Dr. Gradishar Reviews Findings From the LEA Trial

William J. Gradishar, MD
Published: Thursday, Jan 17, 2013

William J. Gradishar, MD, Director, Maggie Daley Center for Women's Cancer Care, Robert H. Lurie Comprehensive Cancer Center, Northwestern University Feinberg School of Medicine, reviews results from the phase III LEA trial that investigated add-on bevacizumab (Avastin) in breast cancer.

The LEA trial examined the addition of bevacizumab to endocrine therapy as a first-line treatment for postmenopausal women with HER2-negative, hormone receptor-positive, advanced breast cancer. The endocrine therapies that were used in the trial were either letrozole or fulvestrant. In total, the trial enrolled 380 patients and evenly randomized them to receive endocrine therapy alone or in combination with bevacizumab.

This trial was unique in that it was the first to combine an antiangiogenic agent with endocrine therapy. Unfortunately, Gradishar notes, the trial did not demonstrate any additional value for adding bevacizumab in this setting.

Gradishar adds that at this point there is not a clear indication of which patients with breast cancer may benefit from bevacizumab.

William J. Gradishar, MD, Director, Maggie Daley Center for Women's Cancer Care, Robert H. Lurie Comprehensive Cancer Center, Northwestern University Feinberg School of Medicine, reviews results from the phase III LEA trial that investigated add-on bevacizumab (Avastin) in breast cancer.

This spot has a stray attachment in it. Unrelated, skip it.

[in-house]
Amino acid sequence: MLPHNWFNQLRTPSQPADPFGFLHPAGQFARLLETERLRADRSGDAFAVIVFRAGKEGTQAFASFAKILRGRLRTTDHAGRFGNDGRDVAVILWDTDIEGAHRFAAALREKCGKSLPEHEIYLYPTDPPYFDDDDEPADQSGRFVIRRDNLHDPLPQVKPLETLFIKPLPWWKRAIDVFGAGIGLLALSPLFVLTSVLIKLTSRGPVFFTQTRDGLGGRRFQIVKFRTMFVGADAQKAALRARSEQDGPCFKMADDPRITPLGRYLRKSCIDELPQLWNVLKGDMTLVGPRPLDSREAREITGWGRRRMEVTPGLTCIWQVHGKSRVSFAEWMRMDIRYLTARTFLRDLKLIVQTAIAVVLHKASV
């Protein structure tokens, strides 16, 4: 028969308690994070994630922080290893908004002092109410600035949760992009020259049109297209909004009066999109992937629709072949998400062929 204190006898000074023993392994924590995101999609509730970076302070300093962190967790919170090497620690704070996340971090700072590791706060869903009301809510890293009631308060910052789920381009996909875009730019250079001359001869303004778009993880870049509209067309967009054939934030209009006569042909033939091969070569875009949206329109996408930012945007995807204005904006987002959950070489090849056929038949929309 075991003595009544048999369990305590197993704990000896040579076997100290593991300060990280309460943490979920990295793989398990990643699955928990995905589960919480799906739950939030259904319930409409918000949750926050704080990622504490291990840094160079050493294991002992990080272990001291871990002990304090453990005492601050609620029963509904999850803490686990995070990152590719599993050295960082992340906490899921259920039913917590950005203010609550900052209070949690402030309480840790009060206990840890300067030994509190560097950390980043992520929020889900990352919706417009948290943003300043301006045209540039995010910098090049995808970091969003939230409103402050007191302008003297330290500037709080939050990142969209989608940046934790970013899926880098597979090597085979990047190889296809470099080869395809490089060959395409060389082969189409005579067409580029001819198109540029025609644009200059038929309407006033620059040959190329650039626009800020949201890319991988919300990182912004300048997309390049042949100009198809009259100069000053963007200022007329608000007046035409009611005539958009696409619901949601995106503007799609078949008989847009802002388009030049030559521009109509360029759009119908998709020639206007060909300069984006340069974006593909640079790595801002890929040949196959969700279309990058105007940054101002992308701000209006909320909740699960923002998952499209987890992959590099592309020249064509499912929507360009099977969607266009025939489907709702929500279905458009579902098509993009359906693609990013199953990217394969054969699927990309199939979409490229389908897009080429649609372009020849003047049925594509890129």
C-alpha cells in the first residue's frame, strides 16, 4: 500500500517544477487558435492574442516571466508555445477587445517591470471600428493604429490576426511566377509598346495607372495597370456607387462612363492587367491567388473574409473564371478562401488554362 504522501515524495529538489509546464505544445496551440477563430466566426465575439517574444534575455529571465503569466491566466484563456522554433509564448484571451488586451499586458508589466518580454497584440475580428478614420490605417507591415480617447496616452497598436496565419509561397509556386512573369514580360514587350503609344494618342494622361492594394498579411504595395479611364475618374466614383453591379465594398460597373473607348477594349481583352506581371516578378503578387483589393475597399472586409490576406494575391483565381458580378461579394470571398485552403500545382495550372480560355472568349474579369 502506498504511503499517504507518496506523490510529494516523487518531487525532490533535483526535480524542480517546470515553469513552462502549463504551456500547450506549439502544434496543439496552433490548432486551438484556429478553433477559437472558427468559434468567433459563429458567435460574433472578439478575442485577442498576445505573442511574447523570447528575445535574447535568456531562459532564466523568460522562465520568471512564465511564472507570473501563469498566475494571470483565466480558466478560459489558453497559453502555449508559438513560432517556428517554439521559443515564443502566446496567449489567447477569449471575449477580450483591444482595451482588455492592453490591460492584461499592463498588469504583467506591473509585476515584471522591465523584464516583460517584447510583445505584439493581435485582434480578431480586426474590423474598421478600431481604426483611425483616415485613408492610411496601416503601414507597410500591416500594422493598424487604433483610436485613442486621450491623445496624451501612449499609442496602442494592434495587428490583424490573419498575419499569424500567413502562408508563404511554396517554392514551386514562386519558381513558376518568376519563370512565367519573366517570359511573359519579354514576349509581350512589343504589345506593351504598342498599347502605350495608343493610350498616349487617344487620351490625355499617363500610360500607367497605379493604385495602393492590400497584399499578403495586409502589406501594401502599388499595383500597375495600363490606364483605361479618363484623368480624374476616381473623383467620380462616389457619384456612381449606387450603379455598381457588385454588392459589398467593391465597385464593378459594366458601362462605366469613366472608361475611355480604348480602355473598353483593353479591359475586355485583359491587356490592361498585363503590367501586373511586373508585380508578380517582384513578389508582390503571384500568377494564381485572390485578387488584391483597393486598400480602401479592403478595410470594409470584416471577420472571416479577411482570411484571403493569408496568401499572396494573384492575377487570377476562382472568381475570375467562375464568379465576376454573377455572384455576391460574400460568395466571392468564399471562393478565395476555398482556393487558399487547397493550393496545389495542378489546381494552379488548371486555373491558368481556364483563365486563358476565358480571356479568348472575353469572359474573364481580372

The LEA trial examined the addition of bevacizumab to endocrine therapy as a first-line treatment for postmenopausal women with HER2-negative, hormone receptor-positive, advanced breast cancer. The endocrine therapies that were used in the trial were either letrozole or fulvestrant. In total, the trial enrolled 380 patients and evenly randomized them to receive endocrine therapy alone or in combination with bevacizumab.

This trial was unique in that it was the first to combine an antiangiogenic agent with endocrine therapy. Unfortunately, Gradishar notes, the trial did not demonstrate any additional value for adding bevacizumab in this setting.

Gradishar adds that at this point there is not a clear indication of which patients with breast cancer may benefit from bevacizumab.


View Conference Coverage
Online CME Activities
TitleExpiration DateCME Credits
Community Practice Connections™: 16th Annual International Congress on the Future of Breast Cancer®Sep 29, 20182.0
School of Breast Oncology®: Mid-Year Video Update OnlineSep 30, 20182.0
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